Vmware vs Virtualbox vs KVM vs XEN: virtual machines performance comparison

Written by Gionatan Danti on . Posted in Virtualization

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Conclusions

Ok, after 20 pages of tests, its time to draw some conclusions.

To me, it seem that VMware and VirtualBox are the fastest virtual machine across the board. They have good CPU/memory performance, good disk access time and good network layer speed.

KVM is, instead, a mixed beast: it has quite good CPU/memory and network speed, but it fail in the crucial I/O subsystem performance more often than not.

Xen is at the opposite end of the spectrum: it as respectable I/O access time but quite bad CPU/memory performance that, in turn, can badly influence network speed and CPU load also.

Speaking about interfaces, VirtualBox has an excellent Qt-based interface and a well developped CLI. Xen and KVM utilize the virt-manager interface (GTK+ based), which is very well done and also provide a robust CLI to play with. VMware is the only that does not provide a standalone graphical interface, substituting it with a Web-based UI. While this is a very good idea in principle, we must underline a very annoying fact about the web interface: it is quite unresponsive and very unstable. On CentOS/RedHat 5.4 you must manually install a libc dynamic library file to let the WebUI "survive" more than just some clicks from the user (read this bug report for details: http://bugs.centos.org/view.php?id=3884 ). On the other hand, VMware probably has the best developped CLI, with Perl and C bindings.

So, who is the winner of the day? Let me repeat: each of the examined virtualizer has its reasons to exist, with its strong points but also with some drawbacks.

However, if I am forced to pick just one of these softwares for a dedicated server machine, I will probably go with VMware: while VirtualBox is quite on par, I think that VMware's paravirtualized network driver give it a slight advantage over the others. Note however that VMware server has some important handicaps: it can manage only 2 snapshots and, as stated above, the WebUI has some problems running on CentOS 5.4. So, if you plan to heavily use the snapshot features, you must use the latest CentOS/RedHat release (5.4) and/or you want a desktop-oriented virtualizer, go with VirtualBox: it has excellent performances and an easy-to-use interface.

If you, instead, love the Linux-standard virtmanager interface, you can go with KVM or Xen. All in all, I would prefer KVM most often that Xen because the latter seems to be very slow in CPU and memory subsystems. Moreover, Xen seems to have some serious problem with massive-multithreaded programs, which is not so good for a server machine.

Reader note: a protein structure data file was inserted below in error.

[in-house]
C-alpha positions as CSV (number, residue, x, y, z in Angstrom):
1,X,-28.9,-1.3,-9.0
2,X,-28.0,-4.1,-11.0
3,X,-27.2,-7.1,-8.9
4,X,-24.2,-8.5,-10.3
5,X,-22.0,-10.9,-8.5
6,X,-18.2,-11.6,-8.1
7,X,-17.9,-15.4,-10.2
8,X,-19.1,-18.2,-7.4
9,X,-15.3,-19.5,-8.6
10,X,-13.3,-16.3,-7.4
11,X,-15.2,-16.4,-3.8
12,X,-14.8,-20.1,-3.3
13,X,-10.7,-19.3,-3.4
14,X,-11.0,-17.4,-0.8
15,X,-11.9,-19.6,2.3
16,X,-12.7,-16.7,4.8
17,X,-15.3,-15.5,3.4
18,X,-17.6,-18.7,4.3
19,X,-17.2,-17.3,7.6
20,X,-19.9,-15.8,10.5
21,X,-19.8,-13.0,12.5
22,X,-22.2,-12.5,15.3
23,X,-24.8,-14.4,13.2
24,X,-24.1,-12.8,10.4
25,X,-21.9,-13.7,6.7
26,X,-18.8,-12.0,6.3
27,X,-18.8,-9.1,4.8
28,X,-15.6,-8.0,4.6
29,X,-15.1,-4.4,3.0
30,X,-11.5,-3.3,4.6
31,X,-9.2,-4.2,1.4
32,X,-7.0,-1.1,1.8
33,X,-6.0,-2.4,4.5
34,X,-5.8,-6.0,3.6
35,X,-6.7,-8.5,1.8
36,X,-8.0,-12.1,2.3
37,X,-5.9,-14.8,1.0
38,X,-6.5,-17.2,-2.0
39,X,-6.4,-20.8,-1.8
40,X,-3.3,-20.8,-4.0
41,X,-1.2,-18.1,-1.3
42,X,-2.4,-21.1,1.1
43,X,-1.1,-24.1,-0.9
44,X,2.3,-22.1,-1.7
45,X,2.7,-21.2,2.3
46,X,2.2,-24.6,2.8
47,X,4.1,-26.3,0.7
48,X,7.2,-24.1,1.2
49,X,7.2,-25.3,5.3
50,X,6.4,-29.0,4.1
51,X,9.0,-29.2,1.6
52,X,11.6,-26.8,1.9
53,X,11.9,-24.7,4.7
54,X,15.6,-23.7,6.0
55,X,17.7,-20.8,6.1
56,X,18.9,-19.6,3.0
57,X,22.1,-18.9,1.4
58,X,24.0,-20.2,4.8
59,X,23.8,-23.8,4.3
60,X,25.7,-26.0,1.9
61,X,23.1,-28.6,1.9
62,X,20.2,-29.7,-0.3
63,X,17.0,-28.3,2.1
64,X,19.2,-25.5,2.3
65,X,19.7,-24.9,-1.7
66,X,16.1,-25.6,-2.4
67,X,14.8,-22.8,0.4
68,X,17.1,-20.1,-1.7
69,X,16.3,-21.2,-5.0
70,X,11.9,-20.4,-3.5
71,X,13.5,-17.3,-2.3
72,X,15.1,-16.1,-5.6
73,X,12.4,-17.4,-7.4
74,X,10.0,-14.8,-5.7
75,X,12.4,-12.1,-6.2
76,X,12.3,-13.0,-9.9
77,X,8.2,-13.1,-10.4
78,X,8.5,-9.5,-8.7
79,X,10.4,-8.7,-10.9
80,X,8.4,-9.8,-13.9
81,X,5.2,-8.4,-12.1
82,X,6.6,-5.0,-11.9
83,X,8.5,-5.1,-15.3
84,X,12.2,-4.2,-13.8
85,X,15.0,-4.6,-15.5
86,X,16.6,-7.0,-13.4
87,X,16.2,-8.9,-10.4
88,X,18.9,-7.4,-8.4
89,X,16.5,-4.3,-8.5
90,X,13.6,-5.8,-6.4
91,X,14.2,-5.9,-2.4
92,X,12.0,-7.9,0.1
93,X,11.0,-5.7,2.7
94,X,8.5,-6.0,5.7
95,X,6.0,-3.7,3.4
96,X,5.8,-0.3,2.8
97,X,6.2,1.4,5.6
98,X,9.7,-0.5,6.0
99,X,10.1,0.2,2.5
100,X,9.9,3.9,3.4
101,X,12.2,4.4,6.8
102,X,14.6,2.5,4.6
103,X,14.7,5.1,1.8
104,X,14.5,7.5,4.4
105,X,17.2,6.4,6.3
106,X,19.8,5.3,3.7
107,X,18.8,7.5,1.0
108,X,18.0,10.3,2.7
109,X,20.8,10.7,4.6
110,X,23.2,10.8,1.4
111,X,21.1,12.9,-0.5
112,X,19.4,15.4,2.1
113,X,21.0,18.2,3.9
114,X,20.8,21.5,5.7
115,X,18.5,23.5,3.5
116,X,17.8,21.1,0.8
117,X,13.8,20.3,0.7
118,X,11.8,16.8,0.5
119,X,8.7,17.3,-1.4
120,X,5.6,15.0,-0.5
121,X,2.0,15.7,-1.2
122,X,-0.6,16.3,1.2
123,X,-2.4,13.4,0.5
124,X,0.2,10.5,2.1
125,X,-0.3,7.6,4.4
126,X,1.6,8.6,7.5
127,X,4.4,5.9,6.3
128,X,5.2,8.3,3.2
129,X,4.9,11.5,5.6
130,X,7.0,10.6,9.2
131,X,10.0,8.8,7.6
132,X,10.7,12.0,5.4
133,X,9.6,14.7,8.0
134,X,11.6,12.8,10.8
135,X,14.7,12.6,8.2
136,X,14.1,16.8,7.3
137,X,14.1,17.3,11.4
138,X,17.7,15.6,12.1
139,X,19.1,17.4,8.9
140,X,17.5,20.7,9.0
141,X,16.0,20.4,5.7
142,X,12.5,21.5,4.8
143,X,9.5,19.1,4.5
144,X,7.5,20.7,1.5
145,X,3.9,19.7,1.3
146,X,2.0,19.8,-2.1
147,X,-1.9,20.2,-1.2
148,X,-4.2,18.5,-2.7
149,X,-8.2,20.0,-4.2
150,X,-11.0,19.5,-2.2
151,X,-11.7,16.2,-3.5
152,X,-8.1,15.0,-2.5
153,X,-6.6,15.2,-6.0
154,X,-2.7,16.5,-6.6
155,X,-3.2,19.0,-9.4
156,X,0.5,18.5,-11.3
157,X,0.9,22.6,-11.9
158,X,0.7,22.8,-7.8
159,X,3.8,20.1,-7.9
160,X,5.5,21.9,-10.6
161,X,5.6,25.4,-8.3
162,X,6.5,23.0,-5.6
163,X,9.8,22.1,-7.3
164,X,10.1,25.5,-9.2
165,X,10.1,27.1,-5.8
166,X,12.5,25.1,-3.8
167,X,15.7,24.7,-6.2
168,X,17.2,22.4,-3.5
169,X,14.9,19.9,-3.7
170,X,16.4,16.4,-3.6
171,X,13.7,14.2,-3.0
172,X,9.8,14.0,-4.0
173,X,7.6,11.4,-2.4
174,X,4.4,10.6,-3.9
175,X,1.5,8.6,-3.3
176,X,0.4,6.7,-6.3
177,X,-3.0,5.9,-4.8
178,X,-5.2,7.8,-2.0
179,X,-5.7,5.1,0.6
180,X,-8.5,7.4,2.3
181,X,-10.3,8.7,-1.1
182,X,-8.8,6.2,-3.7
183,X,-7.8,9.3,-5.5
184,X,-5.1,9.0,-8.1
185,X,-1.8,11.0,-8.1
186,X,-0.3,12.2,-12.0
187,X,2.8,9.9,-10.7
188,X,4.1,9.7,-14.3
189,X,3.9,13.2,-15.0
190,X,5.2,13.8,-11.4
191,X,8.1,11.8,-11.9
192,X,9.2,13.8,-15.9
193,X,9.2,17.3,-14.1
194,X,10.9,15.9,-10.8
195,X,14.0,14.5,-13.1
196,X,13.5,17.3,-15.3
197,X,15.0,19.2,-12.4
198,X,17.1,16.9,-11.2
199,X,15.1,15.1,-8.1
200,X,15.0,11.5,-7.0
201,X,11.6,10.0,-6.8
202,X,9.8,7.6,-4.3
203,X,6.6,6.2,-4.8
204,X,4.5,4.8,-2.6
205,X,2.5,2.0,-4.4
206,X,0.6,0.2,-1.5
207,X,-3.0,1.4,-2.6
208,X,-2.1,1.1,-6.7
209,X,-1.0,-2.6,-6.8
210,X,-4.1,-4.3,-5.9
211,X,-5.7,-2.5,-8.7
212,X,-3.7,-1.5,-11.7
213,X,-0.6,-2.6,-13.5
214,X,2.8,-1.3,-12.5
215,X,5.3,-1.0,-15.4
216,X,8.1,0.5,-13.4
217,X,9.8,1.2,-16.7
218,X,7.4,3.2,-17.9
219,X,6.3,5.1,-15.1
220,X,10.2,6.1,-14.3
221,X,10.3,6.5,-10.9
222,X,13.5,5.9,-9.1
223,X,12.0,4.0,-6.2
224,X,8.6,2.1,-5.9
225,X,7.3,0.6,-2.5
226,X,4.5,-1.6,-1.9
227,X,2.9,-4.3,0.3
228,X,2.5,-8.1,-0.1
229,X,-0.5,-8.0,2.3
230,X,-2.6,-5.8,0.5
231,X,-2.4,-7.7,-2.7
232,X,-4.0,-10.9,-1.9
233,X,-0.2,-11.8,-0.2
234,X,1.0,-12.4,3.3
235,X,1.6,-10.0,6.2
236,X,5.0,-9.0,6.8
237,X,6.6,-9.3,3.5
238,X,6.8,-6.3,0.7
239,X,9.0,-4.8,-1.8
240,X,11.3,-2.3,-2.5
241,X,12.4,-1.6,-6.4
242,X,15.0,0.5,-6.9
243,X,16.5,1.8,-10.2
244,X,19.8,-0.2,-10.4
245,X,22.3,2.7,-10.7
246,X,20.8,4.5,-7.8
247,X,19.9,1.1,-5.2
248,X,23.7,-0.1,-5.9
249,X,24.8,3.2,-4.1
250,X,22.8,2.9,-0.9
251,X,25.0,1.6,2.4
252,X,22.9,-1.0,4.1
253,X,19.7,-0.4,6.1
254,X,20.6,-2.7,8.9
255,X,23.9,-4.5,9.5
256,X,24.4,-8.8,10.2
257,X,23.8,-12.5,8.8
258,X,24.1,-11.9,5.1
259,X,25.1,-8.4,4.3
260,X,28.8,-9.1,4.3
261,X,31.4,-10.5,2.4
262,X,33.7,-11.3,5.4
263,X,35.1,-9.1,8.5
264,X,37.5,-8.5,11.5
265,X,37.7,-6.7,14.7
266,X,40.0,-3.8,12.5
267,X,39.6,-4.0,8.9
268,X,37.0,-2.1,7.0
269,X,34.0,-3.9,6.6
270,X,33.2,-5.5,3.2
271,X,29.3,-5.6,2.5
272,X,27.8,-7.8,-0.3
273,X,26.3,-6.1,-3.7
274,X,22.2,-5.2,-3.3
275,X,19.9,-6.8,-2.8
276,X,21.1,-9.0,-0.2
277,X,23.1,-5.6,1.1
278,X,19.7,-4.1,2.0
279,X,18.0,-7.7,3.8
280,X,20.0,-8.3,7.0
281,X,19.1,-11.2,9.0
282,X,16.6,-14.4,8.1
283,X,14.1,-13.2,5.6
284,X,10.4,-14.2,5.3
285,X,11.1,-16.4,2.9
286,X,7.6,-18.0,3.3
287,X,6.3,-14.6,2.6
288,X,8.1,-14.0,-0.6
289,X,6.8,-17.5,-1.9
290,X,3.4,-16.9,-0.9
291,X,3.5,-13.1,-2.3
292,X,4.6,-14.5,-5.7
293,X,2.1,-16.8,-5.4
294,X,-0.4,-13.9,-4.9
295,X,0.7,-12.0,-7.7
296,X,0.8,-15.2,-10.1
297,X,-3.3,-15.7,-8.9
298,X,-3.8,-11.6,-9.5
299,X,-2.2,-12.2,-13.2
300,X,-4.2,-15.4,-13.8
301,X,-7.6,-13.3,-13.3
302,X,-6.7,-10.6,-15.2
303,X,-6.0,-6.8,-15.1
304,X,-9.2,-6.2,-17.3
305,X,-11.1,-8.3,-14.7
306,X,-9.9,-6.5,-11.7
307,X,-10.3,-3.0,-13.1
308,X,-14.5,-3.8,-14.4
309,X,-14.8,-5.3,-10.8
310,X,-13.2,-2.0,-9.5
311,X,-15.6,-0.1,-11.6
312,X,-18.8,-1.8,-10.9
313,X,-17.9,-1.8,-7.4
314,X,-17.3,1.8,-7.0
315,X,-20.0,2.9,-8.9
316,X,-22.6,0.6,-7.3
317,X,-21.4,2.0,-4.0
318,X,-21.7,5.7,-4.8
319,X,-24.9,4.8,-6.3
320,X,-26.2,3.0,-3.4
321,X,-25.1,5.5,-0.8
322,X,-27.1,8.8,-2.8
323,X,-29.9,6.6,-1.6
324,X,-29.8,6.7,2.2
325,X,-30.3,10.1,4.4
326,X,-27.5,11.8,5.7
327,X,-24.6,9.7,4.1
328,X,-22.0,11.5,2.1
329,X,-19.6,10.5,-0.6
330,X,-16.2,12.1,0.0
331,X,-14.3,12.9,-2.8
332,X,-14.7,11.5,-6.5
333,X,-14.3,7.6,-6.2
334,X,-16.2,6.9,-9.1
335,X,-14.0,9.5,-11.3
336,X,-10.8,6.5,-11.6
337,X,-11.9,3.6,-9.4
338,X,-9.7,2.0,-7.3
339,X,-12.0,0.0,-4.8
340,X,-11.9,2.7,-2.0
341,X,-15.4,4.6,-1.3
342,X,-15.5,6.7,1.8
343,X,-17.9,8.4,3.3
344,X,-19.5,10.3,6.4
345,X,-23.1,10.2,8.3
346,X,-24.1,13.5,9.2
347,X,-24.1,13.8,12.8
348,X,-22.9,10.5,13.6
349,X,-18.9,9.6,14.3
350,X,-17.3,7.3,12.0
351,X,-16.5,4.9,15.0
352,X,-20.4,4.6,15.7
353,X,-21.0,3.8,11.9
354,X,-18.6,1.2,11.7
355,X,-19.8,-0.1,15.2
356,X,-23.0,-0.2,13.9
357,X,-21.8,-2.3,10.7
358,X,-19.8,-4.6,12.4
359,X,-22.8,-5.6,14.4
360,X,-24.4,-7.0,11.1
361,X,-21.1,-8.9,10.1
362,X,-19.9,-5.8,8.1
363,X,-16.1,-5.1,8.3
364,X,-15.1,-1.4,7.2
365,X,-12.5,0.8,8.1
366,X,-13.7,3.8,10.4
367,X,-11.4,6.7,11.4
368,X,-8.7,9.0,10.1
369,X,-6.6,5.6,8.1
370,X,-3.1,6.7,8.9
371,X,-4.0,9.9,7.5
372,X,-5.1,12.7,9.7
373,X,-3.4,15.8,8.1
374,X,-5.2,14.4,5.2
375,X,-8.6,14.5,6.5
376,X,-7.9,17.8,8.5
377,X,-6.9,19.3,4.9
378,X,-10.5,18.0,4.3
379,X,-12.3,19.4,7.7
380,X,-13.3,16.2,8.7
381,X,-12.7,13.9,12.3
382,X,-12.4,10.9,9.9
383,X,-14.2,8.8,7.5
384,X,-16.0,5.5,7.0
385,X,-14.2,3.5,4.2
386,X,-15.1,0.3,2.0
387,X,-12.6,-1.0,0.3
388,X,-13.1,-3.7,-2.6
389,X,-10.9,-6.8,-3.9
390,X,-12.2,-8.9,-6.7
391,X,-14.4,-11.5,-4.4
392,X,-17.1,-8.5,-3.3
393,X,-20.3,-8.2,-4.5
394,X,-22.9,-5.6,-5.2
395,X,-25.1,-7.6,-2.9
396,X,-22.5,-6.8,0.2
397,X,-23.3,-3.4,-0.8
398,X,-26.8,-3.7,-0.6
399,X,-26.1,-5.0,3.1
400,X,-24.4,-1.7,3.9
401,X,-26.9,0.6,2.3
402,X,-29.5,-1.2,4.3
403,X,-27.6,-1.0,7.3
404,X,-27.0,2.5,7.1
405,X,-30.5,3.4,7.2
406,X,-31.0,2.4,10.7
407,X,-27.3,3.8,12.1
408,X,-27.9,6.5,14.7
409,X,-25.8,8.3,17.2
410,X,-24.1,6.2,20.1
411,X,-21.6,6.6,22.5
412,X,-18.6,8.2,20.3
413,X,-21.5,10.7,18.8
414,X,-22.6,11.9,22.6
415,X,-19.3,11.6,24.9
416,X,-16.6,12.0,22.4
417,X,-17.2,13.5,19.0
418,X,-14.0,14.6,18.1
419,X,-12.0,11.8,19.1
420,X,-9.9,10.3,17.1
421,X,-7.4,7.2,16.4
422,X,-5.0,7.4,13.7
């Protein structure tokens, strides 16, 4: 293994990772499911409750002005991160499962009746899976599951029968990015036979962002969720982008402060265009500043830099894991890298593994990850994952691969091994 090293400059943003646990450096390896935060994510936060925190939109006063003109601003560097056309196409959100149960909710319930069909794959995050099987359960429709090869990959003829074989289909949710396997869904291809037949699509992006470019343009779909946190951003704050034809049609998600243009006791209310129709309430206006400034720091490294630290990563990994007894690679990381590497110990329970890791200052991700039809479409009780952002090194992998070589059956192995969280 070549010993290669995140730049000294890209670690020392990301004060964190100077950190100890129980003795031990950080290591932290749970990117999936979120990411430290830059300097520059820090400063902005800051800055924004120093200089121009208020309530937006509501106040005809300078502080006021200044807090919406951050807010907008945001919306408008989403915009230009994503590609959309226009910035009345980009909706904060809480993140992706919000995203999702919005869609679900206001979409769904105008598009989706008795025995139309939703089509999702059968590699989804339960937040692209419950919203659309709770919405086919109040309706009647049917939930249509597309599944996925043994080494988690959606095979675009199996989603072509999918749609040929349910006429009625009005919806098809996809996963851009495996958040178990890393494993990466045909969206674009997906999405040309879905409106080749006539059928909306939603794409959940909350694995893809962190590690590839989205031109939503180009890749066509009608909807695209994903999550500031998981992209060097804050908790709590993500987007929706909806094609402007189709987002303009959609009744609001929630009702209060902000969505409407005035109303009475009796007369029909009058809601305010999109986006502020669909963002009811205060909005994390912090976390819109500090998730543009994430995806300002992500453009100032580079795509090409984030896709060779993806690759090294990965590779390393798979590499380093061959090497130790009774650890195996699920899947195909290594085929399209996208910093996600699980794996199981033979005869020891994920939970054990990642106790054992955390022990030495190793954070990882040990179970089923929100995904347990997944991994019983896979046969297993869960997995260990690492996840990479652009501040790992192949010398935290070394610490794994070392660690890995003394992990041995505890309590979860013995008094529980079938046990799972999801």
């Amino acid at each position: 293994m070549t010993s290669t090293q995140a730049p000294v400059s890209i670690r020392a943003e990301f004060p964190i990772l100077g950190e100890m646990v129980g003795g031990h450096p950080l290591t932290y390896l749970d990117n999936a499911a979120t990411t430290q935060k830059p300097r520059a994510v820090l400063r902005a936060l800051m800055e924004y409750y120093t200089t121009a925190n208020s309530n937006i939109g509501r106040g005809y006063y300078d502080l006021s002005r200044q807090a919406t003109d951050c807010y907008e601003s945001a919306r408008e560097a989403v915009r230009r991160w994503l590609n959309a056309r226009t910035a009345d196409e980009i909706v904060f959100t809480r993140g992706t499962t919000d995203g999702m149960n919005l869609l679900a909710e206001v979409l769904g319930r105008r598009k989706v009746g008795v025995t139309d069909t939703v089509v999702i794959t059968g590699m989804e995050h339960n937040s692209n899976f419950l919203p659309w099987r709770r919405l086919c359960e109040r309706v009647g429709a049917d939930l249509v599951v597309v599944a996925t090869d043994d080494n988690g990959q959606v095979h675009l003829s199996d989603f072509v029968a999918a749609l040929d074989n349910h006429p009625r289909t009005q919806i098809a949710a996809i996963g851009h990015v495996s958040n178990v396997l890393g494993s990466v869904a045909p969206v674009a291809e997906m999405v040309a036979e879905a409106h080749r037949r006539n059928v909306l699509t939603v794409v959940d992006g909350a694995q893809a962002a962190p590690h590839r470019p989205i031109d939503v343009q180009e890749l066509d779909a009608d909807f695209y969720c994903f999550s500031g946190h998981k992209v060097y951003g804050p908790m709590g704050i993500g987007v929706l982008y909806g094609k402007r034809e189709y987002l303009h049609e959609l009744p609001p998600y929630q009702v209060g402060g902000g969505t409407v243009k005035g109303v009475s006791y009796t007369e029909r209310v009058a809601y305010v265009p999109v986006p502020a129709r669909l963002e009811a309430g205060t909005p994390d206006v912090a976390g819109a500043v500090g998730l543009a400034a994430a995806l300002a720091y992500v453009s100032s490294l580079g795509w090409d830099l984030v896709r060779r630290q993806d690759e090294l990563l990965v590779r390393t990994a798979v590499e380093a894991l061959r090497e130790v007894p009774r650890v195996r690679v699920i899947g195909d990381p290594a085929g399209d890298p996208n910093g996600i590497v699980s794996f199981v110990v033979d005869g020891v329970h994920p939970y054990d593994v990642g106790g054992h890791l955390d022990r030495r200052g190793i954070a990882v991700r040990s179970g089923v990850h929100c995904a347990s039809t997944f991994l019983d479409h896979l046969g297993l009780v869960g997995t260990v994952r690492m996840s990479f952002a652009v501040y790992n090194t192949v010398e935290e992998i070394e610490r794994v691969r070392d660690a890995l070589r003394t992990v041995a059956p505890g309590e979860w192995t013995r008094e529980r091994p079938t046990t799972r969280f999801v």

UPDATE 06/30/2010: the increasing incompatibilities between VMware server 2.0.2 and CentOS 5.4 and later forced us to stop using VMware on our primary virtualization server. Now we're using VirtualBox, coupled with some in-house made scripts to manage the autostart / stop / backup of the virtual machines. So, for a new Linux installation, I would now prefer using VirtualBox vs VMware server.

UPDATE 03/22/2011: a recent article comparing KVM vs VirtualBox can be found here: http://www.ilsistemista.net/index.php/virtualization/12-kvm-vs-virtualbox-40-on-rhel-6.html

Comments   

 
#1 Nathan 2012-09-12 03:12
This is a terrible review, to install the VMware paravirtual drivers but not the KVM Windows paravirtual drivers. All results from VMware must be discarded for comparison purposes.
 
 
#2 Marcelo 2015-11-15 03:16
A quick comparison I made between VMware Workstation Player and VirtualBox, with XP as guest, shows a ridiculous I/O advantage of VB, while VMware has a big advantage on 3D graphics.
 
 
#3 Gionatan Danti 2015-11-15 09:32
Quoting Marcelo:
A quick comparison I made between VMware Workstation Player and VirtualBox, with XP as guest, shows a ridiculous I/O advantage of VB, while VMware has a big advantage on 3D graphics.


Hi Marcelo,
VBox higher I/O speed probably is an artifact of VBox not honoring write barrier (synchronized writes) by default. While this give much higher speed, storage consistency is somewhat reduced and I do not suggest to disable write barriers on production host/machines.
 

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